Traditional Ethiopian Coffee Ceremony


CulturallyOurs Podcast Ethiopian Coffee Culture

Traditional Ethiopian Coffee Ceremony

Show Details

In this episode, we explore the coffee culture and coffee drinking ceremony in Ethiopia. As one of the largest producers of coffee in Africa and fourth largest coffee producer in the world, much of Ethiopian Coffee is actually for local consumption. The buna or coffee ceremony is more than just drinking a cup of coffee. It is a ceremonial ritual that can go on for hours with coffee, snacks, sweet incense and lots of conversation among family, friends and neighbors.

Show Notes

Karthika explore the culture of coffee and a coffee ceremony from Ethiopia, a country where drinking coffee is much more than just a beverage in a to-go-cup. There is a ceremonial process to drinking coffee in Ethiopia that revolves around friends, family, conversation and bonding. In a traditional buna drinking no less than three cups is deemed impolite and Ethiopians believe that your spirit transforms when you complete all three rounds.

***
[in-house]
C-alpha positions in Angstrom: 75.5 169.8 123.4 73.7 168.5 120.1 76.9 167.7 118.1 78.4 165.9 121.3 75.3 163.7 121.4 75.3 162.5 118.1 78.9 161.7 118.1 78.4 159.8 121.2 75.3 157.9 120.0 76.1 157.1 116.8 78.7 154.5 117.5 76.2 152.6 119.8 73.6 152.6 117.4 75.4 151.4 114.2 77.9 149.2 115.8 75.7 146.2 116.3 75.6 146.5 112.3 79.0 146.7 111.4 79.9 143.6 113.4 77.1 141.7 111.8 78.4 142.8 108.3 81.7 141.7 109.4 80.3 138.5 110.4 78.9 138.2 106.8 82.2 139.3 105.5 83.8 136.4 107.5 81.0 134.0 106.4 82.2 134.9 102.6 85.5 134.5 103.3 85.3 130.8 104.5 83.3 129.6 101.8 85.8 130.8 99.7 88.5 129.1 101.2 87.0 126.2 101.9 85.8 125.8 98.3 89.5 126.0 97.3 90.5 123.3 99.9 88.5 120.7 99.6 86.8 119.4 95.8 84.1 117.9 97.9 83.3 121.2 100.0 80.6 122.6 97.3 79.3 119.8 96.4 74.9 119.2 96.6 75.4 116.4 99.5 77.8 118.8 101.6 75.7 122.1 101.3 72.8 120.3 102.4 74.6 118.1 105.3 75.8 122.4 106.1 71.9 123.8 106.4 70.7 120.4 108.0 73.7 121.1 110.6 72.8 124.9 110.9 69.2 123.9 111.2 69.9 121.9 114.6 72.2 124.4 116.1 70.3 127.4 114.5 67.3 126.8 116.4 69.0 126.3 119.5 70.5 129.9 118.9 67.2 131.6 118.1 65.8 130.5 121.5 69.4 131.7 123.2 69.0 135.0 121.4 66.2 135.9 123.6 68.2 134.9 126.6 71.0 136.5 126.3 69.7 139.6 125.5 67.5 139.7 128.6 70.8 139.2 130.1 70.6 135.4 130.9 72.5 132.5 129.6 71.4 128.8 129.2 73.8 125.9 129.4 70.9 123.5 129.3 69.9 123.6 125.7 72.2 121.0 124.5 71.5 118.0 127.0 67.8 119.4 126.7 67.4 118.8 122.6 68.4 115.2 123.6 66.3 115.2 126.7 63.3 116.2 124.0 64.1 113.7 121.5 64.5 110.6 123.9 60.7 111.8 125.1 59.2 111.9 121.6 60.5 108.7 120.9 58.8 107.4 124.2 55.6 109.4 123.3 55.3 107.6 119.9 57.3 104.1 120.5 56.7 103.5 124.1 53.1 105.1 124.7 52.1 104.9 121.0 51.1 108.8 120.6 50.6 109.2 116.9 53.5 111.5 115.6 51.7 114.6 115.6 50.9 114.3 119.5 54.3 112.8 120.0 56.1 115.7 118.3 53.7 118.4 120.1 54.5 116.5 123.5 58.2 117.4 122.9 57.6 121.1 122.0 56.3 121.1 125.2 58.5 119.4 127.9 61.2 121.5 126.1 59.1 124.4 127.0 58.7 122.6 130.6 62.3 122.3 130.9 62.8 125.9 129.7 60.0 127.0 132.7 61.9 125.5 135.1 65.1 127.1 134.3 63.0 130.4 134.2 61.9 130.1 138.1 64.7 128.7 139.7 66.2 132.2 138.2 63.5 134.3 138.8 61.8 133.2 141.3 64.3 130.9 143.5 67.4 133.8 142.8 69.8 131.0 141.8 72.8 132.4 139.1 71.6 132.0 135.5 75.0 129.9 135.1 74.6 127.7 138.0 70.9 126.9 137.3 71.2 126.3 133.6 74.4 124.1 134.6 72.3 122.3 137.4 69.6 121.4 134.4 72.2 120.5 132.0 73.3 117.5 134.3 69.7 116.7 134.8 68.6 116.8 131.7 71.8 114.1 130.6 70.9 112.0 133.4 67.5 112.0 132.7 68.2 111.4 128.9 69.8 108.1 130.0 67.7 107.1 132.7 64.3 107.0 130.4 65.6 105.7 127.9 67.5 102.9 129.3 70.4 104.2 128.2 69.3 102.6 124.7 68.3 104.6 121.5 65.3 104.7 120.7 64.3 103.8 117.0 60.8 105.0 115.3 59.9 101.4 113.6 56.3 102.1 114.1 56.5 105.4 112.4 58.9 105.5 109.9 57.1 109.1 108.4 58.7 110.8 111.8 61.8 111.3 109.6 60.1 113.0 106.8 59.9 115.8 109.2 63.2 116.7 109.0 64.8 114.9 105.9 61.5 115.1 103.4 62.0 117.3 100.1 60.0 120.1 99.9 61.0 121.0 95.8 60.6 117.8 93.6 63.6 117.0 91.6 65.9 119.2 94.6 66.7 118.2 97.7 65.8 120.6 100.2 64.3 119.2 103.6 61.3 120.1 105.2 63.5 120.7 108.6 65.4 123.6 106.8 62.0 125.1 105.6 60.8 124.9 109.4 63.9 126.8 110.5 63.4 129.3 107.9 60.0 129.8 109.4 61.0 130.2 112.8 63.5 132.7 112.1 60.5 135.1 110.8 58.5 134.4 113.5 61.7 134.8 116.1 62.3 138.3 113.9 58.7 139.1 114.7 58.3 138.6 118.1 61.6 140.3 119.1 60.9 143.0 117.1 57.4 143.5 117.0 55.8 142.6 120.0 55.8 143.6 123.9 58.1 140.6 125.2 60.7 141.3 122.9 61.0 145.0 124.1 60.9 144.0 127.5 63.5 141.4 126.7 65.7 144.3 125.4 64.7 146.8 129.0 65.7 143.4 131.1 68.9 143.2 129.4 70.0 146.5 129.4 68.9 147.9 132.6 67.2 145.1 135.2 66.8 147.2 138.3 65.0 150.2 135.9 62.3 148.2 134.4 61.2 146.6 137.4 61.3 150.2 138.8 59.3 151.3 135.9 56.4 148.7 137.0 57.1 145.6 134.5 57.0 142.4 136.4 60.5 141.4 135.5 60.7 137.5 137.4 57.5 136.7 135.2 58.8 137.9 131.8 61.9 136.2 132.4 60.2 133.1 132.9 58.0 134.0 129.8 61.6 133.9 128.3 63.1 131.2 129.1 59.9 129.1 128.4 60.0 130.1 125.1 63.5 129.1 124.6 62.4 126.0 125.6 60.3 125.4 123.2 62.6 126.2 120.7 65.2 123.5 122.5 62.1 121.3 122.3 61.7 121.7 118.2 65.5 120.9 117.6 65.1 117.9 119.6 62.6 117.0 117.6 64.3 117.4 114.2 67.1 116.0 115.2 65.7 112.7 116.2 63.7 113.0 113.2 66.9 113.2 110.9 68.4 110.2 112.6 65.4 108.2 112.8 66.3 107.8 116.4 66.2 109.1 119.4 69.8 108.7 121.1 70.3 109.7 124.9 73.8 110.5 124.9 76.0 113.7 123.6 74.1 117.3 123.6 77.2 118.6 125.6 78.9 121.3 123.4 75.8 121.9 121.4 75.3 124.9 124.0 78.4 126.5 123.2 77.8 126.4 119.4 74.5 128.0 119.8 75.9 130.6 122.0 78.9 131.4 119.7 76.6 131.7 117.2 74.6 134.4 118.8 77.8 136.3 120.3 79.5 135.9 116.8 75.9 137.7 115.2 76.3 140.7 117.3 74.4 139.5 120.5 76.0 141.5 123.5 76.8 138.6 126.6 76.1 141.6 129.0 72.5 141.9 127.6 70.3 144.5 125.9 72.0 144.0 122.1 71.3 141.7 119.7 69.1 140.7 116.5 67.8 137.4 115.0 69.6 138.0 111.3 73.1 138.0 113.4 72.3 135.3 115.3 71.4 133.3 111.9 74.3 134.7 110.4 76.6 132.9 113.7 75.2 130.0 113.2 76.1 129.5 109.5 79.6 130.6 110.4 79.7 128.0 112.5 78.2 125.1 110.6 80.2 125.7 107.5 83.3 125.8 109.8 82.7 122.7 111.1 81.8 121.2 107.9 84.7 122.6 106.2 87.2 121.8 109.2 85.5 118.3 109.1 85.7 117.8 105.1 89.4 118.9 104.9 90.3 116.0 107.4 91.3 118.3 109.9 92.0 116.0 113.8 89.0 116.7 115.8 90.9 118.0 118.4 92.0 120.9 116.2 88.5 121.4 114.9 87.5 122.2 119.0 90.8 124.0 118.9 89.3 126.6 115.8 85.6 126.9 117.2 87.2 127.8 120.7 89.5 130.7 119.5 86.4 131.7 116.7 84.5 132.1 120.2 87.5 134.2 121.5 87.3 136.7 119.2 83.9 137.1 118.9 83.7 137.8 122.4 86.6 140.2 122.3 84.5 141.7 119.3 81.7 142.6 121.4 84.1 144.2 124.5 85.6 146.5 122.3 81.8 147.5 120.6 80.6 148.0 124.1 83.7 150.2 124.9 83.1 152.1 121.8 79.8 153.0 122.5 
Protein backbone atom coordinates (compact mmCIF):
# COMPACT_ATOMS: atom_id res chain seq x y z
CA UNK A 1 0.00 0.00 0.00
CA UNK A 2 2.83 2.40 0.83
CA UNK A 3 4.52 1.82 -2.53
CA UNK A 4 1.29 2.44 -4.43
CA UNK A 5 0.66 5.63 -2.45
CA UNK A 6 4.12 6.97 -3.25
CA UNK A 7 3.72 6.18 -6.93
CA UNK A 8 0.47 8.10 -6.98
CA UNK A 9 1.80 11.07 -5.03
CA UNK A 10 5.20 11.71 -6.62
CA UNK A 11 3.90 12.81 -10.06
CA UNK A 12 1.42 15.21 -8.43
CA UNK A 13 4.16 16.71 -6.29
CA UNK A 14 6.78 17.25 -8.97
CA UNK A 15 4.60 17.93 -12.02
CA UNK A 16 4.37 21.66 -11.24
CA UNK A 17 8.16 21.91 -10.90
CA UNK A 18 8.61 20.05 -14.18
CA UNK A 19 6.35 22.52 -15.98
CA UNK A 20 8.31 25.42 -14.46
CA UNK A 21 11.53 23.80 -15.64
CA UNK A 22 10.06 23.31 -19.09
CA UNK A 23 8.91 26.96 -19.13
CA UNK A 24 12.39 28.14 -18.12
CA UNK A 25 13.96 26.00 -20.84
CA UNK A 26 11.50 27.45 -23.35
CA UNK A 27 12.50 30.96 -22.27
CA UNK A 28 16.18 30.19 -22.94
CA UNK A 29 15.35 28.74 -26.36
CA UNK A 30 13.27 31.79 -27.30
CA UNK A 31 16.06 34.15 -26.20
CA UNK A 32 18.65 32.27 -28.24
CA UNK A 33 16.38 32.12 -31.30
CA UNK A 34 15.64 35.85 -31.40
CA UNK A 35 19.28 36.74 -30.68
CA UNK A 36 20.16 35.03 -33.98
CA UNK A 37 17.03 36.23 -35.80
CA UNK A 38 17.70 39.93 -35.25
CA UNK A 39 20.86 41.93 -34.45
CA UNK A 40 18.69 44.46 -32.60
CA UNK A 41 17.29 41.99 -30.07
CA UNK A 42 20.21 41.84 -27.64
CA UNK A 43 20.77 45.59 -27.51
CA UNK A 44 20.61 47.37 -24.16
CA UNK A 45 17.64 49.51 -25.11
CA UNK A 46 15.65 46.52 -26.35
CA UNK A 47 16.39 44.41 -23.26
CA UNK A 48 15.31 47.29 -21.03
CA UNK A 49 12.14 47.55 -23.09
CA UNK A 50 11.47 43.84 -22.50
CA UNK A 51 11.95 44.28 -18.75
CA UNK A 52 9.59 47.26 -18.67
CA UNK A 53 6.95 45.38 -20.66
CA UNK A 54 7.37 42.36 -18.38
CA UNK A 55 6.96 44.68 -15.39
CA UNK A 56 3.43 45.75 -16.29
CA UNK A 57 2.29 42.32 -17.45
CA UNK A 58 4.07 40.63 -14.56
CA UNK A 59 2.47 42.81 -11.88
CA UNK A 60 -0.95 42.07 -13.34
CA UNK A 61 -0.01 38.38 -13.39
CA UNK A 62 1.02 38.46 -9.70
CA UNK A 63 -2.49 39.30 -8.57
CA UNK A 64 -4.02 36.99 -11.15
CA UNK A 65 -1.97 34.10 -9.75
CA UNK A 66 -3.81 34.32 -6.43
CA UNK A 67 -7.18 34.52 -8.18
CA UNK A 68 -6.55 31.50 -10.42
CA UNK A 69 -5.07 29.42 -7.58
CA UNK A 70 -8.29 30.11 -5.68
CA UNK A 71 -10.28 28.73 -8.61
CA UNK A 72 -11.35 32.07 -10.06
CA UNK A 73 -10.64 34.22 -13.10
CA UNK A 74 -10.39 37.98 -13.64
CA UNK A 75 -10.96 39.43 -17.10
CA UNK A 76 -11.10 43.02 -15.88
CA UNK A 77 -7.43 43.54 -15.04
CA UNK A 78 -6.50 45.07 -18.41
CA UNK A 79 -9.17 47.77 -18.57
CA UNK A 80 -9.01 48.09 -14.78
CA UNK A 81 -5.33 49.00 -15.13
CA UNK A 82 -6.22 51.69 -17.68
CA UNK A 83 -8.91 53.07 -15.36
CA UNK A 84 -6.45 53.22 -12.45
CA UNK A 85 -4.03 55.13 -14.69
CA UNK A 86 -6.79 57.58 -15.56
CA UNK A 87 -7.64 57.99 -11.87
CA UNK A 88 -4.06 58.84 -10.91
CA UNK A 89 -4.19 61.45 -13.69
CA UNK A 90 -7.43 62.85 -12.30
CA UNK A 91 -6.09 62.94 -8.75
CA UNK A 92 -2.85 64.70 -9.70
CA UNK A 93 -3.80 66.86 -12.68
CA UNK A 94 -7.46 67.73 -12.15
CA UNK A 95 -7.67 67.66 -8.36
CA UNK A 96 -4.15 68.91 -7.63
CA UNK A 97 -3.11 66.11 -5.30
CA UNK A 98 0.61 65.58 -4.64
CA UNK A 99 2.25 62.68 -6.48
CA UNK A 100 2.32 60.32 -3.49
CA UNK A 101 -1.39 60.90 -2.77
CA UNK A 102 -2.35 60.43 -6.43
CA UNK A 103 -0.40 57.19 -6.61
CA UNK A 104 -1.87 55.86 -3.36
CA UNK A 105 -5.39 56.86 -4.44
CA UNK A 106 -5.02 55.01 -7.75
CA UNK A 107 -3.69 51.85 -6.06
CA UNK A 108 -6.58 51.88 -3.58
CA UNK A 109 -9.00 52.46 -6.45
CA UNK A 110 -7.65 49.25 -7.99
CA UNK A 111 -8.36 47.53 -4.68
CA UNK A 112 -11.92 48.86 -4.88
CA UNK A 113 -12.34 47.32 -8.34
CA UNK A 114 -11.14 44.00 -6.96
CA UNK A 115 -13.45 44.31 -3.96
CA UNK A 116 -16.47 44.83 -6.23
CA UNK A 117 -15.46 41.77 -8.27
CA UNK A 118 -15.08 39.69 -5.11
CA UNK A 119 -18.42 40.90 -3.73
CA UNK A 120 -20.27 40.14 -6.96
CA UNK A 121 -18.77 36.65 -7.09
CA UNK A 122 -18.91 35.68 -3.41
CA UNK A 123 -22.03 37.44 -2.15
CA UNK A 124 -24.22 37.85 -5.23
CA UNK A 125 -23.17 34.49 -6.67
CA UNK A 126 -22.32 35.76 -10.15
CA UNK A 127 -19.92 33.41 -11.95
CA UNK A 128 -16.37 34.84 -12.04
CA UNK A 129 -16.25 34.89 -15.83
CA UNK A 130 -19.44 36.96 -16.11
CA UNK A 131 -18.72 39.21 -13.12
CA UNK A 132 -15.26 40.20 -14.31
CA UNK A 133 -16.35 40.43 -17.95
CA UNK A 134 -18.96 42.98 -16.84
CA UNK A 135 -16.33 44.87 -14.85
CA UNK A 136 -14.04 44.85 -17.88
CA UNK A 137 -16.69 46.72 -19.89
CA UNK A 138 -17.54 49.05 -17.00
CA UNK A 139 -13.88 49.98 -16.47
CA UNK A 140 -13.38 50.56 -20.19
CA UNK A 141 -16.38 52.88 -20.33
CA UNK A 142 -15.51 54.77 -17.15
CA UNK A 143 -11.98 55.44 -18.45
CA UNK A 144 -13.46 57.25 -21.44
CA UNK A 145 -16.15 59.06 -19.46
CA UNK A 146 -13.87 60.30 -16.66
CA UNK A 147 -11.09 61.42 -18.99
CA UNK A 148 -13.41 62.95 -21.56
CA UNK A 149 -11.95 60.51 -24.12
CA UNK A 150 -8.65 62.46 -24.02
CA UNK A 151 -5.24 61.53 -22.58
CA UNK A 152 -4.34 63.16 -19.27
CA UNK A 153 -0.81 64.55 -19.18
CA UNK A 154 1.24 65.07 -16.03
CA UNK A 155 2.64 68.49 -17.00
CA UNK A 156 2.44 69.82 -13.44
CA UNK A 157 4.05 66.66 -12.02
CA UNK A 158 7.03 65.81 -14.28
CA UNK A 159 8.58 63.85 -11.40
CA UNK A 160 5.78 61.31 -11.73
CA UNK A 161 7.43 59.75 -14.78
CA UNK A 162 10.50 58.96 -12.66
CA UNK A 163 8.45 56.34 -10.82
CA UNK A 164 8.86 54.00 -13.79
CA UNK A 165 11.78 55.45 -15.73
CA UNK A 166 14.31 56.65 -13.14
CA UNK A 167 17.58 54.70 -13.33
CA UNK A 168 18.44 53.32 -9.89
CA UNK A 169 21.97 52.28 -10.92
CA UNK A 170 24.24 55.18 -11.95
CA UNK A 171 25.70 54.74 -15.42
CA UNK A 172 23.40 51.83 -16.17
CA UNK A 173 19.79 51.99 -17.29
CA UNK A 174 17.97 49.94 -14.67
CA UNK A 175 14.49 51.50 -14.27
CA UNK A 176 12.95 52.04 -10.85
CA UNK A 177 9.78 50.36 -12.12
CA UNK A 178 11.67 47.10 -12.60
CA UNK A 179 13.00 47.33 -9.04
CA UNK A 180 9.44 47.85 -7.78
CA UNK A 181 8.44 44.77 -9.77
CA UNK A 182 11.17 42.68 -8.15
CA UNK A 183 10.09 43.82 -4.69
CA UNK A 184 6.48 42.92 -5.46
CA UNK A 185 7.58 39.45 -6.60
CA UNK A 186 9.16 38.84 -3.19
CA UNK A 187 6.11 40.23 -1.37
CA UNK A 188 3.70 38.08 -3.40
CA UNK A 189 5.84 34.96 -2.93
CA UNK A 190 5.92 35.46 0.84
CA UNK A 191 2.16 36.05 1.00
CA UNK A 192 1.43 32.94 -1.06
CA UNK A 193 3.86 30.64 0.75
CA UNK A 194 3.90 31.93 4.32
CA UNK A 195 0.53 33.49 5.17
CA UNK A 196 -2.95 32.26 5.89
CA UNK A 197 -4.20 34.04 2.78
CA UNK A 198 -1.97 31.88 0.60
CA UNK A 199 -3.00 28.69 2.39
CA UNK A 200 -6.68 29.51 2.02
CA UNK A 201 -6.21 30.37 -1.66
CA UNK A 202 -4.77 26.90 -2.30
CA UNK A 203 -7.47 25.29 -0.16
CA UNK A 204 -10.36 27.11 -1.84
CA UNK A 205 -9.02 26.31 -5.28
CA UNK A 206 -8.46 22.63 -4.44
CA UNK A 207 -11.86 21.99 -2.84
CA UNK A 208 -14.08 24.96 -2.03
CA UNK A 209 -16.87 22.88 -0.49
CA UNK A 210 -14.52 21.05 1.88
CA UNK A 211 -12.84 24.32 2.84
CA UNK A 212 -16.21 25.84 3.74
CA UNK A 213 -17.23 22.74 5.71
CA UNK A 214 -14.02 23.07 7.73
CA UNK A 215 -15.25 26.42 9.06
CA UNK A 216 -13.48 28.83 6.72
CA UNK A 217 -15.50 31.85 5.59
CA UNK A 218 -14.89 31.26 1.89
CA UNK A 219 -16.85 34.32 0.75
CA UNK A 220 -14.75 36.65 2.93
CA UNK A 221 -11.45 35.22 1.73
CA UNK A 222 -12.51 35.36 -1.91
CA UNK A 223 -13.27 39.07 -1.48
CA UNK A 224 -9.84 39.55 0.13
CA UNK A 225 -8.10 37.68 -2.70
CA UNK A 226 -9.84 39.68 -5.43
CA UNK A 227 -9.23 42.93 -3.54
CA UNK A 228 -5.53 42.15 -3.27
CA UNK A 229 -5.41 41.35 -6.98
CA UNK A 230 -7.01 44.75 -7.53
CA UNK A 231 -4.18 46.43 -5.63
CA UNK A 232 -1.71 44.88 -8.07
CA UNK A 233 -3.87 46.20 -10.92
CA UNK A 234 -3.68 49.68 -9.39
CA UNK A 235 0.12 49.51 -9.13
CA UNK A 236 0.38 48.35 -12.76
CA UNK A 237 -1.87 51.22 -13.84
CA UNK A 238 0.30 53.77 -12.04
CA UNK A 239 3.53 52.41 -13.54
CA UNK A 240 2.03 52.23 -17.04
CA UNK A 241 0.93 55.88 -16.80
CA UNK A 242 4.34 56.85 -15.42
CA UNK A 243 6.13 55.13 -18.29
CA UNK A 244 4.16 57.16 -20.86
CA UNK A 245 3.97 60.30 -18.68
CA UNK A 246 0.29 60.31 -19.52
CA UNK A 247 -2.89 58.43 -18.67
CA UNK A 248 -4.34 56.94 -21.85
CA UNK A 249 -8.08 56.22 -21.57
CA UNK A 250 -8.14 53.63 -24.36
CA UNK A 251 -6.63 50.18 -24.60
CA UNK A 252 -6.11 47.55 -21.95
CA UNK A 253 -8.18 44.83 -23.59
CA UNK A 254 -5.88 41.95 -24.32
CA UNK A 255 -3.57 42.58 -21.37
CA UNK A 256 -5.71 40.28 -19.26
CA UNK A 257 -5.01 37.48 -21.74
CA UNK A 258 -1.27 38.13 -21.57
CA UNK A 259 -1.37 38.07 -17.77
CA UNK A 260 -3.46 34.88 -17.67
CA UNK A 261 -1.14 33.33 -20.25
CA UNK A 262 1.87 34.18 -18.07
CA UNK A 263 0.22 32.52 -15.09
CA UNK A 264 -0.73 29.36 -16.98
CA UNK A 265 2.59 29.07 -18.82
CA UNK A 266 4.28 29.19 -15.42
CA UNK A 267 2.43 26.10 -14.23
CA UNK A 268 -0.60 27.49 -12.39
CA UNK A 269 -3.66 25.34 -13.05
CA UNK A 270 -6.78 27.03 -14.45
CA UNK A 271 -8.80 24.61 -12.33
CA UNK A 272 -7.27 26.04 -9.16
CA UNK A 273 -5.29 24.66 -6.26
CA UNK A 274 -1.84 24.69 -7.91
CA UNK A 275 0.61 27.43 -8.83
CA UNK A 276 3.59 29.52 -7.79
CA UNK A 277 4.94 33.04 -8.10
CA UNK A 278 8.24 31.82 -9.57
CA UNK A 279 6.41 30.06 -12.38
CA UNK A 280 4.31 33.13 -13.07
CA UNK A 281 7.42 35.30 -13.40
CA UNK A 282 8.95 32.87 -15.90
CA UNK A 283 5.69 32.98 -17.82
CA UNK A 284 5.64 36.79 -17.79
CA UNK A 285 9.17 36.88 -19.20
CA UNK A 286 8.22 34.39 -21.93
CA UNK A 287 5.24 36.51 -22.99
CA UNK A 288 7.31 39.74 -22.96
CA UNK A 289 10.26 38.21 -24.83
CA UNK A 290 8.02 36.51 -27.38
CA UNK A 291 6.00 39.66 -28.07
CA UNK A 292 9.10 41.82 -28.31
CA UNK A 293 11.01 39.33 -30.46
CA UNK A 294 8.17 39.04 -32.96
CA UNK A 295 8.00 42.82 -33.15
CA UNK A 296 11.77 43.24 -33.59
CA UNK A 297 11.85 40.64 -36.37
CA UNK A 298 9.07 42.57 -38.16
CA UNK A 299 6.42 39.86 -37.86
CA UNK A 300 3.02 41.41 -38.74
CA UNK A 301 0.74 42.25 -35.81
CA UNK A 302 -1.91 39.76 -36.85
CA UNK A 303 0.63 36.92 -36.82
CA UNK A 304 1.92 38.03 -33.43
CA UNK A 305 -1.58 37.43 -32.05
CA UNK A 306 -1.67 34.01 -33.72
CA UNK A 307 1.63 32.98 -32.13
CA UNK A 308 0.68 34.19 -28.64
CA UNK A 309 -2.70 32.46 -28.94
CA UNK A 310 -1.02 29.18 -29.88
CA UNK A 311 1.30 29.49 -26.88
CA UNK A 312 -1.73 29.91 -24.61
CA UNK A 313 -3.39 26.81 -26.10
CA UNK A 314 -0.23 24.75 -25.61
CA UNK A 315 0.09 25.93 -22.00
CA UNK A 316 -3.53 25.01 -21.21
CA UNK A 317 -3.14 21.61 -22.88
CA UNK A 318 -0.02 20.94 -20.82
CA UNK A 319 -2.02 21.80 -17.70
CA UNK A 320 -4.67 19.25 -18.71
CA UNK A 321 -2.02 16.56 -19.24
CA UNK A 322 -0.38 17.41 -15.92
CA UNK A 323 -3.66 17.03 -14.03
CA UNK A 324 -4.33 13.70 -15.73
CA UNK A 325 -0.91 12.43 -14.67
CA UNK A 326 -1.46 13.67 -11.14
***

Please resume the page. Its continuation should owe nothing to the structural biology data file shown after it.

The Transcript

The rituals around certain types of foods are very prevalent all over the world. In some places, it isn’t so much as the food itself than it is about the ritual or ceremony around that particular food. Shane Mitchell, our podcast guest from Season 03 talked about how people connect with each other around the dinner table. Her book, Far Afield is a beautiful celebration of the ritual of food as a way to bring people and communities together.